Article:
My most memorable moment was when a big cheese was called in from a large capital city somewhere in Europe to sort us out as all the local managers had given up, and came armed with the inevitable powerpoint presentation about why the cuts were necessary. What he and his team didn’t realise was that we had prepared our own powerpoint presentation which demonstrated the measly rise in our wages when compared with the enormous rise in the exam fee and local parity across Europe. After said cheese had completed his presentation and sat down, crossed his legs and prepared for questions, one of our members got up and approached the OHP (well it was a while back) and did a presentation from our perspective. The cheese-team were speechless and didn’t know what to do. What I felt in the room was a visible shifting of power from them to us.
Following our presentation we were invited for refreshments (as of course they told us they couldn’t address any of our questions at that moment, but we could all socialise and make chit chat anyway) and we decided, en masse, to leave as they weren’t willing to negotiate with us. Not all of us left, and the doubters who weren’t members stayed and ate their biscuits and sipped their tea – I suppose it must have been pretty uncomfortable. But for us as a group we made some significant gains from taking that stand including an increase rather than a decrease in our expenses (which of course those who stayed for the tea party were happy to take and I don’t recall a single case of them handing it back to us for the union funds). Sadly it didn’t last, because said large entitity outsourced the responsibility to an employment agency who made it harder and harder for us to organise collectively. But for a while there, we really had them, and we made significant gains in the process. Please share your stories too!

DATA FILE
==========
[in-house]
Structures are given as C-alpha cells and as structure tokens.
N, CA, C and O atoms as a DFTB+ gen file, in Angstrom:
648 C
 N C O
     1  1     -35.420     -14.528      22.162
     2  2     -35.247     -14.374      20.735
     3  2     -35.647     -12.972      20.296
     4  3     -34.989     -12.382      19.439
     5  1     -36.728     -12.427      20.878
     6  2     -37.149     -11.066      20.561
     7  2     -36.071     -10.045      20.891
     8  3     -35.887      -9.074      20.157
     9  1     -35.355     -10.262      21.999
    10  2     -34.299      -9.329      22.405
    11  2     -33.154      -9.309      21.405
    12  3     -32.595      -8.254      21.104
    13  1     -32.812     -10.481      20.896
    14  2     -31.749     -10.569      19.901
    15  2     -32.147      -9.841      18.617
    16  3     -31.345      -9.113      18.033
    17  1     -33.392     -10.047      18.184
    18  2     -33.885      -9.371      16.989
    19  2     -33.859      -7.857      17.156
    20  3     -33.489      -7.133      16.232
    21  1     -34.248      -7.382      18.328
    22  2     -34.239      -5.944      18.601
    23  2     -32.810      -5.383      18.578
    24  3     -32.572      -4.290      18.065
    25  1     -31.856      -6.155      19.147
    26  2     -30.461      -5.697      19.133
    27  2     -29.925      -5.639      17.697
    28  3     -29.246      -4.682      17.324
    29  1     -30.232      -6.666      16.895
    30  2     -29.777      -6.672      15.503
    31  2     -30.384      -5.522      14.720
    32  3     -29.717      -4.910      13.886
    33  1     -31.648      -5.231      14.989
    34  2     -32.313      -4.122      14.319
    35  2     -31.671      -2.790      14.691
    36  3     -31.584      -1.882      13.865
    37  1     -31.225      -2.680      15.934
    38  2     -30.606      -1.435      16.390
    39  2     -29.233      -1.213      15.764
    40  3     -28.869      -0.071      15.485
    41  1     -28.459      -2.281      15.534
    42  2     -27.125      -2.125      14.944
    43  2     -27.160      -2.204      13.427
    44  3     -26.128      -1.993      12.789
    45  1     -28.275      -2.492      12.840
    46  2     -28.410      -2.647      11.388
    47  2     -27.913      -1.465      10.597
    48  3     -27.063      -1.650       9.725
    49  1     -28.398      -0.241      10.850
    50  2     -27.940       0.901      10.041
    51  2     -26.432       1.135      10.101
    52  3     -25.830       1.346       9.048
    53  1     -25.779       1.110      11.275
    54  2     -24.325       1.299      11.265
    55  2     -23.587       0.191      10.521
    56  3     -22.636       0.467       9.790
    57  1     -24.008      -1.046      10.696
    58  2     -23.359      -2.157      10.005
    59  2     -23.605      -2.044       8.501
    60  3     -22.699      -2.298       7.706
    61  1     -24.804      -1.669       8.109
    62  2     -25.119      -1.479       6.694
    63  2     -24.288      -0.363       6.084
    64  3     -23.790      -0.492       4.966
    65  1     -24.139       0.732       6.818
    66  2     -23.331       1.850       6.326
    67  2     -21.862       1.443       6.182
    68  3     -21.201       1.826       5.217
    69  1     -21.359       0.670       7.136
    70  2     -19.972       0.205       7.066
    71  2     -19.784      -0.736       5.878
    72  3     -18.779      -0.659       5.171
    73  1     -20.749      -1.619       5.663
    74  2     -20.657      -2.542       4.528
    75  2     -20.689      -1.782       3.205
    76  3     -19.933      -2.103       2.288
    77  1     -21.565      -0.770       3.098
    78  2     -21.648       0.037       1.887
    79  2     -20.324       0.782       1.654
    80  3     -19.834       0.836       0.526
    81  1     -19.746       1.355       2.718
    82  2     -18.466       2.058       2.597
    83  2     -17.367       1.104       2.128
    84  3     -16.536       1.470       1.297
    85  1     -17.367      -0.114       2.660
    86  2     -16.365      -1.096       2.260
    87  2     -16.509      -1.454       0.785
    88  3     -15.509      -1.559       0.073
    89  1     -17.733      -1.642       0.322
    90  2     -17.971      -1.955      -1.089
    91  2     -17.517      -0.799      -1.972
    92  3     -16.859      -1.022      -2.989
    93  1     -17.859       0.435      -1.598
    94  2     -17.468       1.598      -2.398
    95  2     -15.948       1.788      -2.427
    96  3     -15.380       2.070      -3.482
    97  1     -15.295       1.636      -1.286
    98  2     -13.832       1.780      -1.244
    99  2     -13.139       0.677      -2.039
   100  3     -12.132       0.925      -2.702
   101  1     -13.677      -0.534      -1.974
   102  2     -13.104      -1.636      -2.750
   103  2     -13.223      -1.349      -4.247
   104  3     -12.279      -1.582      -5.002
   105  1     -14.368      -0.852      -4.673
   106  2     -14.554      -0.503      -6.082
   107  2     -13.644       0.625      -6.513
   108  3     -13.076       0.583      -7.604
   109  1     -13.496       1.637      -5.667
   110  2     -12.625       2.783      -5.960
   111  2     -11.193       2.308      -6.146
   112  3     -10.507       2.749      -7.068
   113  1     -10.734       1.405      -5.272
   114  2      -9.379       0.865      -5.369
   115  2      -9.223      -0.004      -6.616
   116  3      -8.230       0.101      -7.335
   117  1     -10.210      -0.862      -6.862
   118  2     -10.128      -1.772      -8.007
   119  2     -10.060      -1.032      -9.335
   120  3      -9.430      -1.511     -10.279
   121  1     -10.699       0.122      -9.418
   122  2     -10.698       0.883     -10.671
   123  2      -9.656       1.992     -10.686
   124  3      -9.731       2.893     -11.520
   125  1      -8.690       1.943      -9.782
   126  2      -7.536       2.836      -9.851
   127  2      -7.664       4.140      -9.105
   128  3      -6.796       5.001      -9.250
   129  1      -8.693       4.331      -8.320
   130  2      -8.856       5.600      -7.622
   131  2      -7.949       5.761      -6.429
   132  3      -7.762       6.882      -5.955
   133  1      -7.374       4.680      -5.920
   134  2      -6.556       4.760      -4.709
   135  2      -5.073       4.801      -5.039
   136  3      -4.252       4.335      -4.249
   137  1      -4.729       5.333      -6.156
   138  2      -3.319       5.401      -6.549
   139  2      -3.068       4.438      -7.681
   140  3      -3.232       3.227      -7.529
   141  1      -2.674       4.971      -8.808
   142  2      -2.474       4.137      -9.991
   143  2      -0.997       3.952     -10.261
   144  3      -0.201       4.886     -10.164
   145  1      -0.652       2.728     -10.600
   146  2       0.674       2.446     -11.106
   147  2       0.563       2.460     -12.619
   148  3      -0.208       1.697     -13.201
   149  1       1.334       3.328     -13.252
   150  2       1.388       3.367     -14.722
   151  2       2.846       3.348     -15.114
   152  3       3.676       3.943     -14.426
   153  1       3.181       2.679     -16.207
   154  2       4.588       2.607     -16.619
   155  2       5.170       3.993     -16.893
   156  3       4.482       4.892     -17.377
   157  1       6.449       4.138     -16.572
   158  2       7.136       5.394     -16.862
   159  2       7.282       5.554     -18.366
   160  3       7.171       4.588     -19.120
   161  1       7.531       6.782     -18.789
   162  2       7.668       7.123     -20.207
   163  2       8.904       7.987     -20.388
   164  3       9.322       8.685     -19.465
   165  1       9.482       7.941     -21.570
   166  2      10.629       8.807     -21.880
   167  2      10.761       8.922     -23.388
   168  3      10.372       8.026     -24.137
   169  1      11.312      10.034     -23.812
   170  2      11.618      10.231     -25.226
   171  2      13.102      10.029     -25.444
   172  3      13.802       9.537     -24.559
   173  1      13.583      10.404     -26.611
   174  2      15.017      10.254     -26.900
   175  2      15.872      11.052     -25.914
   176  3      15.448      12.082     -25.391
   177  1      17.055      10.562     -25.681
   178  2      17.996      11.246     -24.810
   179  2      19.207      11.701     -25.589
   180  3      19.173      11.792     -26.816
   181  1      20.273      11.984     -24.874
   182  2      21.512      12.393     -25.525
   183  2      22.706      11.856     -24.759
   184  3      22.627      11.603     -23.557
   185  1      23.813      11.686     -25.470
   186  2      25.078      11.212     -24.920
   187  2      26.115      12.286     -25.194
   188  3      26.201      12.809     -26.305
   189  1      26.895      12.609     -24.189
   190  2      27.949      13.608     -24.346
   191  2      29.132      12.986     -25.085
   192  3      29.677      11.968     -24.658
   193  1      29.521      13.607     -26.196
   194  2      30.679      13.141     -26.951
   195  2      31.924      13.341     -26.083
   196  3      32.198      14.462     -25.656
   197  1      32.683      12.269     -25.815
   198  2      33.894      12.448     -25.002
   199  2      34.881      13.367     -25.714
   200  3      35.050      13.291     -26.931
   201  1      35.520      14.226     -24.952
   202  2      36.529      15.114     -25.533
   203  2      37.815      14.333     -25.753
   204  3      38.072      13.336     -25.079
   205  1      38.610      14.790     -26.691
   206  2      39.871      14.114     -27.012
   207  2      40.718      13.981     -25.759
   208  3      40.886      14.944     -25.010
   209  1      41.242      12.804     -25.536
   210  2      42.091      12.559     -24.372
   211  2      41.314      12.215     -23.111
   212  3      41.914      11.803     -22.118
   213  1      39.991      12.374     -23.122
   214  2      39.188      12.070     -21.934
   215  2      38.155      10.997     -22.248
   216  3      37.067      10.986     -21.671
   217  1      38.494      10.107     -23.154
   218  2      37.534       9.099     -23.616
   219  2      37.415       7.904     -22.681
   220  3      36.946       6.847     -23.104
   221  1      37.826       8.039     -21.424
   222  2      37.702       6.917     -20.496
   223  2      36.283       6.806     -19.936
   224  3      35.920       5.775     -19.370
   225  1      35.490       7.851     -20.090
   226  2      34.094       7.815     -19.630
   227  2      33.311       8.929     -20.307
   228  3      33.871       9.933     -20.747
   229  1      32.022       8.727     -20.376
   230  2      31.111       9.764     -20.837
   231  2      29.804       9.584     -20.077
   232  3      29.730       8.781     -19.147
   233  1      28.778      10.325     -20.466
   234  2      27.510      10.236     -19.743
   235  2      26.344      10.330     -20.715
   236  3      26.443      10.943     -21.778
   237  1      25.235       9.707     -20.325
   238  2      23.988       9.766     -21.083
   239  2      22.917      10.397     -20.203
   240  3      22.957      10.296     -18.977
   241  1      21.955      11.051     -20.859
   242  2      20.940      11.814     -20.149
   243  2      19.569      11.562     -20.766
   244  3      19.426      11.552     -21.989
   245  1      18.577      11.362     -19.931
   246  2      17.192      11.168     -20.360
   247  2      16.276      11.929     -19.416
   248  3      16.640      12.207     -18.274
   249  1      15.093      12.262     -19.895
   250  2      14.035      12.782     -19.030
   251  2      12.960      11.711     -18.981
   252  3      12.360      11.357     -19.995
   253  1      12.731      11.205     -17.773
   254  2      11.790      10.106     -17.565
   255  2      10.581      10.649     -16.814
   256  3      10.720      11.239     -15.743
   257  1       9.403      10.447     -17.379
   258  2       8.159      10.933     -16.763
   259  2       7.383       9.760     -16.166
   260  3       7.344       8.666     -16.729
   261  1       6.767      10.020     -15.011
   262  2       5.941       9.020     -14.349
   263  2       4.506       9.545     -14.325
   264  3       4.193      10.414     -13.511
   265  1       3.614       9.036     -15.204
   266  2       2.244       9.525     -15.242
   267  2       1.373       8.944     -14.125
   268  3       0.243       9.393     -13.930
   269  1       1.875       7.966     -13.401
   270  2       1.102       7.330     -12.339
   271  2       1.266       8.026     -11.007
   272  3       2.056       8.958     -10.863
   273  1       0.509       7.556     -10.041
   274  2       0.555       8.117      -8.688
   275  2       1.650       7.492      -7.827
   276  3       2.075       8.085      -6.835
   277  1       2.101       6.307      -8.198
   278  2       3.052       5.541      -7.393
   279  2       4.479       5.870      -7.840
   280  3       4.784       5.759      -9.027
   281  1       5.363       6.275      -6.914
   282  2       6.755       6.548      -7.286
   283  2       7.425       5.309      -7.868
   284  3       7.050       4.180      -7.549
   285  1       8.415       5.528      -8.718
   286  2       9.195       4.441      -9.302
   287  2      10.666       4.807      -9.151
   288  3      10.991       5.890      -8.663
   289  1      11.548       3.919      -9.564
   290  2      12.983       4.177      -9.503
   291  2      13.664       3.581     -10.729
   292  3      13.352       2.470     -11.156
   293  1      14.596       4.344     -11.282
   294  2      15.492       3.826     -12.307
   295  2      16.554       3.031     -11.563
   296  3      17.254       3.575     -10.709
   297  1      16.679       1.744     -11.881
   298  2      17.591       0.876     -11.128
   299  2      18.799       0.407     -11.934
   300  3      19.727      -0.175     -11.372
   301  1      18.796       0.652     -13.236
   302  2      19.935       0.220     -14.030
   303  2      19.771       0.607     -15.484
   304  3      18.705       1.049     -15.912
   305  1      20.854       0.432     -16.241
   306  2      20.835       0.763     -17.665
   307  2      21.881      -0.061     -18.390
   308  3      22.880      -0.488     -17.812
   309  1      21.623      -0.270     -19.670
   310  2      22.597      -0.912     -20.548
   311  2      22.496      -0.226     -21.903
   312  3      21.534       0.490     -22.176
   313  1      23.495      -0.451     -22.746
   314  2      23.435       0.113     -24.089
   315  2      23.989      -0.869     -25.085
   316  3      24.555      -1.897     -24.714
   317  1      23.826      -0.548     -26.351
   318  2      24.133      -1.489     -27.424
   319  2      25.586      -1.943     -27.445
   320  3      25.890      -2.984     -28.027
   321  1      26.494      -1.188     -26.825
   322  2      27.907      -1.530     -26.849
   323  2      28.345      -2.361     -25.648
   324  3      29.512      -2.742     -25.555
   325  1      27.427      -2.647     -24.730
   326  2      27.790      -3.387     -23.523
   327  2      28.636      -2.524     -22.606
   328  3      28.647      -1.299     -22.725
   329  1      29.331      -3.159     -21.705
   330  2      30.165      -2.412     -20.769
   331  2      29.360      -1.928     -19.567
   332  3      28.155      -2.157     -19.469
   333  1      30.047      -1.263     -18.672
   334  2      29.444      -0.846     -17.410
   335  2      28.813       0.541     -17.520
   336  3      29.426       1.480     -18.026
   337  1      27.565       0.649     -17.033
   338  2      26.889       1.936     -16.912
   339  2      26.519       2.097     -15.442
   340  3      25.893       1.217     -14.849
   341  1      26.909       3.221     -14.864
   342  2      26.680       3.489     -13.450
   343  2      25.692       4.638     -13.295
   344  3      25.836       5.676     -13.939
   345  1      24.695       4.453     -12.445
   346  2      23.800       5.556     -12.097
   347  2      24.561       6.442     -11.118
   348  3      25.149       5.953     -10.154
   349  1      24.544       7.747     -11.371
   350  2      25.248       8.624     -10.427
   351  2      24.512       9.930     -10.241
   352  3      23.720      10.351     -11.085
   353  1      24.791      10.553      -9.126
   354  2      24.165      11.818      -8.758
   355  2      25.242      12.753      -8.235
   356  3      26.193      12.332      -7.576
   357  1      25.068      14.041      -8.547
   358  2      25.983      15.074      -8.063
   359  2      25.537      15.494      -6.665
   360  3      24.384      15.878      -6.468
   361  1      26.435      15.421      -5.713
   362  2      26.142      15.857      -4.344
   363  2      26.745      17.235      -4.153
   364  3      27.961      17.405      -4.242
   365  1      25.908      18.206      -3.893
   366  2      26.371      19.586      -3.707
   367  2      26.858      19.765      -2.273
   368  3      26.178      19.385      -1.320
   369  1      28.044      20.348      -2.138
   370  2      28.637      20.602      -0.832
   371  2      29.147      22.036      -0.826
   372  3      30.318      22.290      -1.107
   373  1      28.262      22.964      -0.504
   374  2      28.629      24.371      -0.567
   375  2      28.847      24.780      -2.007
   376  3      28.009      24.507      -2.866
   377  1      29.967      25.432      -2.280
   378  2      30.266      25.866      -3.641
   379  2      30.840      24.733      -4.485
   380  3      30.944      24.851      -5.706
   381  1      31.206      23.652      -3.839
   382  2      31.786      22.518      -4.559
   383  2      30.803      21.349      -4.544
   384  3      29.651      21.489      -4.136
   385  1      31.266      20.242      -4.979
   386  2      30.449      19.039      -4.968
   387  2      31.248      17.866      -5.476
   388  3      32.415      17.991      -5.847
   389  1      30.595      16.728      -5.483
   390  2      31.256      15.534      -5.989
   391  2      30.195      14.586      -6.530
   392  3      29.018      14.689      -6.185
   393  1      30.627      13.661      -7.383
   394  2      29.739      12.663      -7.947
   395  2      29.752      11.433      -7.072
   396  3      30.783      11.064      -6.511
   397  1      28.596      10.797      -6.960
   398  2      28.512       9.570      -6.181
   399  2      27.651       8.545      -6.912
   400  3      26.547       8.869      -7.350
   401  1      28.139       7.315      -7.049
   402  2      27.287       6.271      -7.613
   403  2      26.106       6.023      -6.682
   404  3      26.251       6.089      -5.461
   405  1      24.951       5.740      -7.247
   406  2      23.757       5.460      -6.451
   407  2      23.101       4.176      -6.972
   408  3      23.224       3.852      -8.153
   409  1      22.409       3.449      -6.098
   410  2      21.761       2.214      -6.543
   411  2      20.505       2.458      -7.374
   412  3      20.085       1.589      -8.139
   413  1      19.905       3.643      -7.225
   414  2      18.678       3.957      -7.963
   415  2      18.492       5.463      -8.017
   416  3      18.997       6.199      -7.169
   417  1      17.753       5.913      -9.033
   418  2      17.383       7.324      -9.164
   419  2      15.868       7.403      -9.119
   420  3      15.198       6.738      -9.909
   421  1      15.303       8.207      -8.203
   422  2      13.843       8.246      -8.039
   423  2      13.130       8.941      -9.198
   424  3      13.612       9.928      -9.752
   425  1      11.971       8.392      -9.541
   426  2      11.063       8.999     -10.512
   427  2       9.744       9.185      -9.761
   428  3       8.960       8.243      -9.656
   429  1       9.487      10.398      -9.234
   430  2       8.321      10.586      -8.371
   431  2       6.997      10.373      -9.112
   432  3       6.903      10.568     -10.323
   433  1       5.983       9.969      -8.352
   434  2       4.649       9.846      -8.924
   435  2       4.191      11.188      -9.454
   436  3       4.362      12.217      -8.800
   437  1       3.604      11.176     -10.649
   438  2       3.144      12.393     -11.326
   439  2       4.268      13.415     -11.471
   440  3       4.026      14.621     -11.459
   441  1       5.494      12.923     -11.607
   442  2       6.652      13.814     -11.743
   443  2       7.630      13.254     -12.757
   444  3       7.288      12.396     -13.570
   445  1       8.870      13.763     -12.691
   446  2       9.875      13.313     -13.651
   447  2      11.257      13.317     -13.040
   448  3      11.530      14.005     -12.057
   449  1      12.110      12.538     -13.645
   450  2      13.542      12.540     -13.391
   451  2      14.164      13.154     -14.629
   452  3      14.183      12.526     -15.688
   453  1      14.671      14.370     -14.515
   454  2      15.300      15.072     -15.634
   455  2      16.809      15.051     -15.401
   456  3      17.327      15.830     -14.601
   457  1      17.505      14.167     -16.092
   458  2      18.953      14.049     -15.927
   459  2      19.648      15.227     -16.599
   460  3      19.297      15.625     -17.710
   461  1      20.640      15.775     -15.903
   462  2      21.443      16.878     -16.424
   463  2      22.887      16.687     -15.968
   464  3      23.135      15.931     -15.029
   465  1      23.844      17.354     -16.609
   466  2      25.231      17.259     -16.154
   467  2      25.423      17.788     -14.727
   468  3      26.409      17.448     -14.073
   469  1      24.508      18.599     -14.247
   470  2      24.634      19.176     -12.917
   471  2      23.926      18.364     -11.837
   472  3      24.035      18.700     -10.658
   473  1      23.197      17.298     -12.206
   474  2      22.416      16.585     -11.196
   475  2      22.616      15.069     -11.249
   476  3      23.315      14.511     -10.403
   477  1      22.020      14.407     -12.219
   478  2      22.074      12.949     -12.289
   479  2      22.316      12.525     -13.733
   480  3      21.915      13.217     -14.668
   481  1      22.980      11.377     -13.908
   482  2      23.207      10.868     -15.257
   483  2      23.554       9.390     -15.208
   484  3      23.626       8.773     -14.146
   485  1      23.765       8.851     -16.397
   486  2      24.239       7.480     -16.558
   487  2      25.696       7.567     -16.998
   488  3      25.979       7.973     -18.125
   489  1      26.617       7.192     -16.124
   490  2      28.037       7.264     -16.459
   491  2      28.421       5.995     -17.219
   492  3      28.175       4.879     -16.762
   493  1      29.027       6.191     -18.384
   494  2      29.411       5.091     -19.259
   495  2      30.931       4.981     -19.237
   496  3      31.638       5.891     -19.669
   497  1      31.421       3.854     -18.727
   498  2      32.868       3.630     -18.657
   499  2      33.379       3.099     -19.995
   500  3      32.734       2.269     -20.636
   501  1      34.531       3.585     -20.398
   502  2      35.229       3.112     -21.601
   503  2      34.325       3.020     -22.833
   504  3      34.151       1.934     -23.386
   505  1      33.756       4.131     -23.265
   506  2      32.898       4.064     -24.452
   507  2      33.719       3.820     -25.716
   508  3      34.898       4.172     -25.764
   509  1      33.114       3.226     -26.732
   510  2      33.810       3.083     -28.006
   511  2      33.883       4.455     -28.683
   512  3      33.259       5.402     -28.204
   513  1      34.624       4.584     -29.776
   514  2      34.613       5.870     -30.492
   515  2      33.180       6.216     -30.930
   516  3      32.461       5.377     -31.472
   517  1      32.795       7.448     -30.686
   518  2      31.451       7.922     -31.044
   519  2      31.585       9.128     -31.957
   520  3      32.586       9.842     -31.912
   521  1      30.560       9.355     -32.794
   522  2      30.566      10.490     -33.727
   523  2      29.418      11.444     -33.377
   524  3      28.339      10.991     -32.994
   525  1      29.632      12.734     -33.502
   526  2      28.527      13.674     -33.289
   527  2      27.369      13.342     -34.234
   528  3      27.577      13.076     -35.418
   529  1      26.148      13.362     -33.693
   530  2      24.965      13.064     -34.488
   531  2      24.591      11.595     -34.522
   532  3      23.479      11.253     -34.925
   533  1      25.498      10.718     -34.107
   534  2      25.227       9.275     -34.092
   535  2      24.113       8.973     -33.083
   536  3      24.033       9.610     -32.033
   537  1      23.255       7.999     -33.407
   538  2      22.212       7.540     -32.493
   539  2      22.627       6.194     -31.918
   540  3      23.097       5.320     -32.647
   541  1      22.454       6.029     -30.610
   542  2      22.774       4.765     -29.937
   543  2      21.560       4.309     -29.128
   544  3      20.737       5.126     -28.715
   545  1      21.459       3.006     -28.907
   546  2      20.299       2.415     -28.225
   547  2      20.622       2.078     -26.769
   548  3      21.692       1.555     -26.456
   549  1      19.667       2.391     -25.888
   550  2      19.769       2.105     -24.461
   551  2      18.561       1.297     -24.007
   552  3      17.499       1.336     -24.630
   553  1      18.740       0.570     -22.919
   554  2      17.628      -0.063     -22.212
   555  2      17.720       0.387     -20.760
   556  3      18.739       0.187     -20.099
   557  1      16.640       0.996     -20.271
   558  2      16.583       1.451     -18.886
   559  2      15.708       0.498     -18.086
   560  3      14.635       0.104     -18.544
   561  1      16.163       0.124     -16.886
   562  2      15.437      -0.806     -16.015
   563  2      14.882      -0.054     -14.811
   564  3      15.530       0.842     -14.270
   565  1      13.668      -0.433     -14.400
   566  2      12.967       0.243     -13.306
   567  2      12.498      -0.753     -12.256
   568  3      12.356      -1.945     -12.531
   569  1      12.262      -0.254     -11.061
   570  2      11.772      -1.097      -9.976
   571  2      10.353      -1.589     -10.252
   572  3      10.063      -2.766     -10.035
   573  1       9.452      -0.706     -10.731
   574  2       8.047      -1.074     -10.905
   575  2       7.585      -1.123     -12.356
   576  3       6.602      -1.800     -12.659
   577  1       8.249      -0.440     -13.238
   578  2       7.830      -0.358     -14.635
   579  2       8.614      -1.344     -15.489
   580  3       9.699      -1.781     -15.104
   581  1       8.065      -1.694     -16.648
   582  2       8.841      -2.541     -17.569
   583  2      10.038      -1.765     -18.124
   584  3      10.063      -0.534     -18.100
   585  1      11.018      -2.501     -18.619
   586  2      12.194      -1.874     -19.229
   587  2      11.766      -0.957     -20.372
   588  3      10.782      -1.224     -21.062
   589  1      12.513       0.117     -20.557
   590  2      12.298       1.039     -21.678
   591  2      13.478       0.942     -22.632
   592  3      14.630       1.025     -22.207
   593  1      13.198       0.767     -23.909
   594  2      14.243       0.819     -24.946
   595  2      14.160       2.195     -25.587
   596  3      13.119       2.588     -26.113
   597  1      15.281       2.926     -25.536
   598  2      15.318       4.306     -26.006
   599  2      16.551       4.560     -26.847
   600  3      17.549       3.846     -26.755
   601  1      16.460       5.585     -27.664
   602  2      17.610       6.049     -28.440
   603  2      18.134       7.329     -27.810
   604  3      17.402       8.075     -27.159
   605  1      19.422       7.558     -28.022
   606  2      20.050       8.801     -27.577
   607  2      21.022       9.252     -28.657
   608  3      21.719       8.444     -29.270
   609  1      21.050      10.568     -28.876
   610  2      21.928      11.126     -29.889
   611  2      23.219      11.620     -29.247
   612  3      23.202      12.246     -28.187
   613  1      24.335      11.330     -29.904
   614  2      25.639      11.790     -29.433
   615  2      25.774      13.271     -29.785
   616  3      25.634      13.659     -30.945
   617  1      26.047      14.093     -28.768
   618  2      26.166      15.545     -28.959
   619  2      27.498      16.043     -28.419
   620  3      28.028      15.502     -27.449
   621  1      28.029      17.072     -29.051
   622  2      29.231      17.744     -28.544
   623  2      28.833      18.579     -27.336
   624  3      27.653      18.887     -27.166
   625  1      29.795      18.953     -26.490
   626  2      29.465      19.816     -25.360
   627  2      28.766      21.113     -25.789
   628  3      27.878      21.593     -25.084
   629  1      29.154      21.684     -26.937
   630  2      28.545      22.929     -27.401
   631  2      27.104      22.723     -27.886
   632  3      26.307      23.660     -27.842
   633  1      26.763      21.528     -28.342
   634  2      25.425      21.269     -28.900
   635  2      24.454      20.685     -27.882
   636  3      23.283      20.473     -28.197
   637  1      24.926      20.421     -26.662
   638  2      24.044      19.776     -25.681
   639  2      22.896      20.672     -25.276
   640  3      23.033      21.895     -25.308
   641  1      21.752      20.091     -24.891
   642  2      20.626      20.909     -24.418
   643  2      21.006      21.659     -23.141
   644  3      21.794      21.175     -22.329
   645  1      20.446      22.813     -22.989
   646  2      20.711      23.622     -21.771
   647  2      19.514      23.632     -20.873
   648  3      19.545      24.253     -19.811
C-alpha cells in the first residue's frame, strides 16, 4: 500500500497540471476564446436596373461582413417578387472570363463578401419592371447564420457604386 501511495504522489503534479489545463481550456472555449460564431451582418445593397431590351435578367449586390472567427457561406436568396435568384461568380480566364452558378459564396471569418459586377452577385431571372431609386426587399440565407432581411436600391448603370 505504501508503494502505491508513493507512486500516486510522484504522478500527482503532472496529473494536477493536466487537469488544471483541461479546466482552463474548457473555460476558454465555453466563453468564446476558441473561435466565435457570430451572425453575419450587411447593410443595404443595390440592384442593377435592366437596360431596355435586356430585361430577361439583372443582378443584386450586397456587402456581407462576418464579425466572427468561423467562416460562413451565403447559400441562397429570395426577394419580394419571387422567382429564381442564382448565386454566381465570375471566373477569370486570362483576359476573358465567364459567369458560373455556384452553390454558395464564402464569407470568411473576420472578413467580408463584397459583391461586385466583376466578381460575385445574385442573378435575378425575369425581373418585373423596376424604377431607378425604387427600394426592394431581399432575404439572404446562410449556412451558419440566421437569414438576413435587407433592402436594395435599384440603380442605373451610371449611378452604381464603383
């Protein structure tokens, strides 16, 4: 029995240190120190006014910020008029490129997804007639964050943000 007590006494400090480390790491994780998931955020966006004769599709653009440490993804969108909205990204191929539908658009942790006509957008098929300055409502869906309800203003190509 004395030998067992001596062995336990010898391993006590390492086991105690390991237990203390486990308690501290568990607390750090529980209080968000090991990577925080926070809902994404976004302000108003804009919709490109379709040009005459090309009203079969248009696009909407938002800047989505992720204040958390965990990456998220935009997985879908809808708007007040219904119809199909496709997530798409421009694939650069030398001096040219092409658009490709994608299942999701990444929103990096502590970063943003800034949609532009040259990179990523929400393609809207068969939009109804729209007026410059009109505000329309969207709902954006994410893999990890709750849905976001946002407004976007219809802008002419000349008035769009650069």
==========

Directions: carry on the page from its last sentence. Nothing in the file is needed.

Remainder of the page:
Tell me what you think
So to finish up, I would like to hear from you with your thoughts, feedback, stories and links – plus any other further reading that you think may be of interest.
What do you think we should do, if anything, and how can we widen this debate a bit further than it is now?
The Global Assault on Teaching, Teachers, and their Unions
Stories for Resistance, Edited by Mary Compton and Lois Weiner
Palgrave Macmillan, March 2008
ISBN: 978-0-230-60630-2, ISBN10: 0-230-60630-X